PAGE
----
Defoe’s famous journey took him the length and breadth of England. He found Cambridge a rather uninteresting destination, but dedicated several pages of his travel journal to describing his experience at Stourbridge Fair. Locals claimed that one could equip an entire house with the range and volume of produce available at the Fair. Defoe enthusiastically scribbles:

“Scarce any trades are omitted – goldsmiths, toyshops, brasiers, turners, milliners, haberdashers, hatters, mercers, drapers, pewterers, china-warehouses, and in a word all trades that can be named in London; with coffee-houses, taverns, brandy-shops, and eating houses, innumerable, and all in tents, and booths…By these articles a stranger may make some guess at the immense trade carried on at this place; what prestigious quantities of goods are bought and sold here, and what a confluence of people are seen here from all parts of England…In this Duddery, as I have been informed, there have been sold one hundred thousand pounds worth of woolen manufactures in less than a week’s time”.

When the hard work of haggling, dealing and refunding was nearing a close at the end of September, the much-awaited entertainment appeared, and the atmosphere changed to one of indulgence and impishness. Freak shows parading ‘giants’ and ‘faeries’, menageries of wild animals, pigs and dogs solving amusing questions of fortune or arithmetic, waxwork and puppet shows, and astronomical clocks all amazed and enraptured audiences.

From the 13th century onwards, Stourbridge Fair was the biggest trading event locally and beyond. Many of the tradesmen formed a strong community which returned each year, even giving each other silly nick-names such as Nimble-Heels and Stupid Stephen. Young people attended for the social opportunities, enjoying dances, concerts and theatres, mingling in the hope of either procuring a partner or else indulging in some innocent coquetry. Unknown and lovesick poet ‘Mr Travis’ wrote, “TO THE FAIR UNKNOWN, Upon seeing her in the Music Booth at Sturbrige fair”. However the Fair also attracted a darker underbelly – beggars, thieves and prostitutes all congregated, hoping to acquire a portion of the wealth beneath the eyeline of bustling traders and customers.

However, there was one powerful institution dissatisfied with the customer service. The University of Cambridge was quick to recognise not only the disruption, but also the money-making opportunities generated by the Fair. Tensions heightened between ‘Town’ and ‘Gown’ as both parties struggled to assert their administrative rights.

Queen Elizabeth I intervened in 1589, to decree that the Cambridge Corporation (the Town council) should run the Fair, with the University retaining the right to police weights and measures. A squad of University Proctors gladly exploited this opportunity to interfere – they imposed a large number of regulations on tradesmen and violations resulted in large fines. Representing all that was sinful and distracting for students, the entertainment was specifically disapproved of. In 1740, the Vice-Chancellor ordered the Theatre Booth to be demolished, gambling ‘games’ such as Roly Poly and The Colour Board to be carefully monitored or banned altogether, and even entertainers to curb their acts.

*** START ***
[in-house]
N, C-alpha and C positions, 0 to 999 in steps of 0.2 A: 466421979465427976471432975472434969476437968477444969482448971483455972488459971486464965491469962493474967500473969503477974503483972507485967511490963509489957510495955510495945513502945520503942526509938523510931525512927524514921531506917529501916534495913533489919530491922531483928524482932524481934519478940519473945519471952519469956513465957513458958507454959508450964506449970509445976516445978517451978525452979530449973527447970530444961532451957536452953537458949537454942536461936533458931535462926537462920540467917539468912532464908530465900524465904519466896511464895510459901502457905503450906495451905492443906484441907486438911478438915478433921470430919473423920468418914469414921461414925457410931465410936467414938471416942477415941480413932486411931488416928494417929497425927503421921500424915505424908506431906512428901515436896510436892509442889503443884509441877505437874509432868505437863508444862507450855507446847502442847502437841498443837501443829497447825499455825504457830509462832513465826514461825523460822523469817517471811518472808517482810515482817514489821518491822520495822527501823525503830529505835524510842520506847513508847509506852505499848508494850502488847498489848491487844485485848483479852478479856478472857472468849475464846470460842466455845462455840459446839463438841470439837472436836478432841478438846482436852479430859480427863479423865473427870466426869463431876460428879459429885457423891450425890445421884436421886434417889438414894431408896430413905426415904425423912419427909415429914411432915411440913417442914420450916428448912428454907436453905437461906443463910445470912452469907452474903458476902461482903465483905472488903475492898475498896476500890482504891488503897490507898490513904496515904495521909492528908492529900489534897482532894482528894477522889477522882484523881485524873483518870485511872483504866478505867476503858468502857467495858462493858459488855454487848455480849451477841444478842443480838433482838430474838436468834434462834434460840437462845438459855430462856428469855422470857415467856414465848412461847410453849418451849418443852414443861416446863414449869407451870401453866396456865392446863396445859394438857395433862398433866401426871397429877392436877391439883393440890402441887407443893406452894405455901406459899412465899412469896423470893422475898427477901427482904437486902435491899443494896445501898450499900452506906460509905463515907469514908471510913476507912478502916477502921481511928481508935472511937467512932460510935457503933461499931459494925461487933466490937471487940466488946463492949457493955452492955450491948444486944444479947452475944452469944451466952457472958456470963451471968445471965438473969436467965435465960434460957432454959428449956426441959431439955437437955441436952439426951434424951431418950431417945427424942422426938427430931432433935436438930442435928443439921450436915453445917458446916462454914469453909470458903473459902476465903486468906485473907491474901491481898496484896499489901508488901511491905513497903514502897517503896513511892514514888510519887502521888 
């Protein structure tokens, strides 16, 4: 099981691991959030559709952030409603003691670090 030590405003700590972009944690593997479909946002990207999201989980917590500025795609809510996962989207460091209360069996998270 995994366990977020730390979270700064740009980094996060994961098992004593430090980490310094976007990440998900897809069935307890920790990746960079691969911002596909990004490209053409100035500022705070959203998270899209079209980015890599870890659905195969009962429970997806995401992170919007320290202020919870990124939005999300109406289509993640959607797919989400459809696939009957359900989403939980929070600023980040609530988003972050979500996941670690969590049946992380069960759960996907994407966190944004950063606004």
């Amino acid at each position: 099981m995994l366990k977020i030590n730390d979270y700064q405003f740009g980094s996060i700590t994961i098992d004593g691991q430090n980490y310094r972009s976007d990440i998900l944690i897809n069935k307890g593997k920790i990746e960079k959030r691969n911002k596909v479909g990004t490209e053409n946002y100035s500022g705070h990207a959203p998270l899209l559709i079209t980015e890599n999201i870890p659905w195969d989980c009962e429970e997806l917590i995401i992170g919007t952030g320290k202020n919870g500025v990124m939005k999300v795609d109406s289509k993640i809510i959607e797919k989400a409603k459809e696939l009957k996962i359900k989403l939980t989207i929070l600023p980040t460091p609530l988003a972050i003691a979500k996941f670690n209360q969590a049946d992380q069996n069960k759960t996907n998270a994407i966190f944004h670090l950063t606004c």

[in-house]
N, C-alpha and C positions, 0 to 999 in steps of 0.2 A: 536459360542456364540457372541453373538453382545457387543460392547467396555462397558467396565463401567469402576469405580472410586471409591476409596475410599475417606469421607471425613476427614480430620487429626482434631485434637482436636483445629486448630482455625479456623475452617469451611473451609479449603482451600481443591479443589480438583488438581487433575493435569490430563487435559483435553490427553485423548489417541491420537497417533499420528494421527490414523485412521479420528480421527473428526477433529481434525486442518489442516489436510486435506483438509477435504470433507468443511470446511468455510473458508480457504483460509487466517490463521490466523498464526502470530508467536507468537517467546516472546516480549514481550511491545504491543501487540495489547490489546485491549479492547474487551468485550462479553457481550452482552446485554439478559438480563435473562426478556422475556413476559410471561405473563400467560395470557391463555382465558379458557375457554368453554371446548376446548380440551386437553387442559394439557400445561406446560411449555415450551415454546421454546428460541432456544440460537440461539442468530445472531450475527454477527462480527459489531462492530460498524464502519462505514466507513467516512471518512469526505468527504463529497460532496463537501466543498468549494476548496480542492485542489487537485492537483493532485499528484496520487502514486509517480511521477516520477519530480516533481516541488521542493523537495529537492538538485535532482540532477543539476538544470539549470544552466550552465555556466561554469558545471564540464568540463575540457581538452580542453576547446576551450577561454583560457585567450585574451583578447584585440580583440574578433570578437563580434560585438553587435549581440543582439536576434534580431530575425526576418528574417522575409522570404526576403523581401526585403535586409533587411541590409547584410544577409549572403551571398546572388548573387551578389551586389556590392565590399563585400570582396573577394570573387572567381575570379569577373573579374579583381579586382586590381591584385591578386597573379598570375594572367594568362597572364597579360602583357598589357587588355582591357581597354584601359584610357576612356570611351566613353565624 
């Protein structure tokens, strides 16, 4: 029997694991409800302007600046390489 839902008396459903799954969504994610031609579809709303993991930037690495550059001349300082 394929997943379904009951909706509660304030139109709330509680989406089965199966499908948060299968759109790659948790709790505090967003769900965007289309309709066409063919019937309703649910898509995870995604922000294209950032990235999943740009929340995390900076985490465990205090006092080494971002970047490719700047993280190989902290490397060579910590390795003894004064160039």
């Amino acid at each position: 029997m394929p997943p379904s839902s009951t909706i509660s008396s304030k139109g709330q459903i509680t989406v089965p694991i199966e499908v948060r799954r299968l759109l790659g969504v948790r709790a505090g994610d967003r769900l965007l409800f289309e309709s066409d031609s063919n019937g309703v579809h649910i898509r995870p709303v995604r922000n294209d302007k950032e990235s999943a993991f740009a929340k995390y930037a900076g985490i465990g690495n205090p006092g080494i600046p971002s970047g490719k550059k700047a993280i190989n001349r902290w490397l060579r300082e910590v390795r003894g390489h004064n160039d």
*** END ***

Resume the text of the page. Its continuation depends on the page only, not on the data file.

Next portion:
As always, those who made rules often broke them; University officials disregarded the prohibition of the Fair’s ‘idle games and diversions’ listed in James I’s charter. In the 1780s, Vice-Chancellors spared no expense in ordering the same menu each year: herrings, neck of pork, round of beef, goose, plum pudding and apple pie, and dined in a private, tiled booth. In the 1790s, the Master of Emmanuel College Dr Richard Farmer was regularly spotted guffawing in the front row of the Critic’s Row at the Playhouse of the Fair. Reports claim that Masters of Arts, Fellows and clergymen were often seen drunkenly singing and linking arms as they stumbled through the Duddery.

After several weeks of trade and festivities, this transient settlement was dismantled. Centuries before the mud-coated piles of cheap plastic tents and sticky aluminium cans which are left behind at Glastonbury, Defoe writes: “And in less than a week more, there is scarce any sign left that there has been such a thing there, except by the heaps of dung and straw and other rubbish which is left behind, trod into the earth, and which is good as a summer’s fallow for dunging the land.” The site was abandoned; tradesmen counted their cash, packed up their horses, and left by coach, wherry or foot, to return the following year.

By the 18th century, the Fair had peaked and was in decline. As urban development spread, permanent town shops took over from markets as the most popular way to trade goods. Expanding railways and road bridges meant that Stourbridge Common – being next to the river – had lost its advantage of a convenient location. The last Fair was held in 1933 and consisted of just one lonely youth with an ice-cream barrow. It was formally abolished in 1934.

The Open Cambridge event, Stourbridge Fair at the Leper Chapel will take place at Barnwell Leper Chapel, Barnwell Junction, Newmarket Road, Cambridge, CB5 8JJ on Saturday 10 September, 12noon to 4pm. It is a drop in event, suitable for all ages. Regrettably, due to its historic nature the Chapel is inaccessible to wheelchair users.

Cambridgeshire Archives and Local Studies will be displaying historical documents including the lease of a fair booth dating back to 1475, and information about various criminal activities which took place at the Fair which ranged from selling stolen horses to exhibiting a life-sized nude waxwork of a woman.

For more information about Open Cambridge, visit www.cam.ac.uk/opencambridge or call 01223 766766.

Cambridge and Stourbridge Fair by Honor Ridout is published by Blue Ocean Publishing, Cambridge, 2011.